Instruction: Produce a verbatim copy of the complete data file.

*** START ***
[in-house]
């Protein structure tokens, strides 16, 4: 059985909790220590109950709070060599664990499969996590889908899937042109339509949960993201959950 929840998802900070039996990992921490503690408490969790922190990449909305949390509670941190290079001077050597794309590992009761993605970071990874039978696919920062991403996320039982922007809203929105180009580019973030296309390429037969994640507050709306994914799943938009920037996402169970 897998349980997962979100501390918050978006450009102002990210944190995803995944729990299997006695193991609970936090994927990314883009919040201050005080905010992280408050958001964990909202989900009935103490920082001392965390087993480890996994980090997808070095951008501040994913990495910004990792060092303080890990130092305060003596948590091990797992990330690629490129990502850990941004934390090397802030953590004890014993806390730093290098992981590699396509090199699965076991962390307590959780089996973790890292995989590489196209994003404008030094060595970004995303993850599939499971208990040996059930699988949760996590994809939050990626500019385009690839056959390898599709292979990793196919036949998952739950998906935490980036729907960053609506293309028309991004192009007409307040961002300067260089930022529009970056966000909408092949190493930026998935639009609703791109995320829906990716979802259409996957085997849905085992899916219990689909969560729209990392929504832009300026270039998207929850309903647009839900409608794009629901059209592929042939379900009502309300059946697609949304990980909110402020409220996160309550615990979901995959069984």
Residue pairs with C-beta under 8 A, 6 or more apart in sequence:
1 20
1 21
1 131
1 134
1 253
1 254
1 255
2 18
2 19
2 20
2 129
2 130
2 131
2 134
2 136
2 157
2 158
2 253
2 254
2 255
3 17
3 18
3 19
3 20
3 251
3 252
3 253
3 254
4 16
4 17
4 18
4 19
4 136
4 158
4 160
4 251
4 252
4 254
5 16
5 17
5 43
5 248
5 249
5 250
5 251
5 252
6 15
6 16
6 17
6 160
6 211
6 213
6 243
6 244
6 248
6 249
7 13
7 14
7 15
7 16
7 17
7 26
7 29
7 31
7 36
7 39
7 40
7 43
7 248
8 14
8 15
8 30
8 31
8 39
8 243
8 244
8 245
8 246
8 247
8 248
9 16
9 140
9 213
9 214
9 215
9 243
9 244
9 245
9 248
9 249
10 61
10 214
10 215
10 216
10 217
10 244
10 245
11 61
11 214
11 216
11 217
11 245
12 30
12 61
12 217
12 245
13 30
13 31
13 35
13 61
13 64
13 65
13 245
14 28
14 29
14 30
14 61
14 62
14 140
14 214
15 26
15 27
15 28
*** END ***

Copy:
[in-house]
């Protein structure tokens, strides 16, 4: 059985909790220590109950709070060599664990499969996590889908899937042109339509949960993201959950 929840998802900070039996990992921490503690408490969790922190990449909305949390509670941190290079001077050597794309590992009761993605970071990874039978696919920062991403996320039982922007809203929105180009580019973030296309390429037969994640507050709306994914799943938009920037996402169970 897998349980997962979100501390918050978006450009102002990210944190995803995944729990299997006695193991609970936090994927990314883009919040201050005080905010992280408050958001964990909202989900009935103490920082001392965390087993480890996994980090997808070095951008501040994913990495910004990792060092303080890990130092305060003596948590091990797992990330690629490129990502850990941004934390090397802030953590004890014993806390730093290098992981590699396509090199699965076991962390307590959780089996973790890292995989590489196209994003404008030094060595970004995303993850599939499971208990040996059930699988949760996590994809939050990626500019385009690839056959390898599709292979990793196919036949998952739950998906935490980036729907960053609506293309028309991004192009007409307040961002300067260089930022529009970056966000909408092949190493930026998935639009609703791109995320829906990716979802259409996957085997849905085992899916219990689909969560729209990392929504832009300026270039998207929850309903647009839900409608794009629901059209592929042939379900009502309300059946697609949304990980909110402020409220996160309550615990979901995959069984």
Residue pairs with C-beta under 8 A, 6 or more apart in sequence:
1 20
1 21
1 131
1 134
1 253
1 254
1 255
2 18
2 19
2 20
2 129
2 130
2 131
2 134
2 136
2 157
2 158
2 253
2 254
2 255
3 17
3 18
3 19
3 20
3 251
3 252
3 253
3 254
4 16
4 17
4 18
4 19
4 136
4 158
4 160
4 251
4 252
4 254
5 16
5 17
5 43
5 248
5 249
5 250
5 251
5 252
6 15
6 16
6 17
6 160
6 211
6 213
6 243
6 244
6 248
6 249
7 13
7 14
7 15
7 16
7 17
7 26
7 29
7 31
7 36
7 39
7 40
7 43
7 248
8 14
8 15
8 30
8 31
8 39
8 243
8 244
8 245
8 246
8 247
8 248
9 16
9 140
9 213
9 214
9 215
9 243
9 244
9 245
9 248
9 249
10 61
10 214
10 215
10 216
10 217
10 244
10 245
11 61
11 214
11 216
11 217
11 245
12 30
12 61
12 217
12 245
13 30
13 31
13 35
13 61
13 64
13 65
13 245
14 28
14 29
14 30
14 61
14 62
14 140
14 214
15 26
15 27
15 28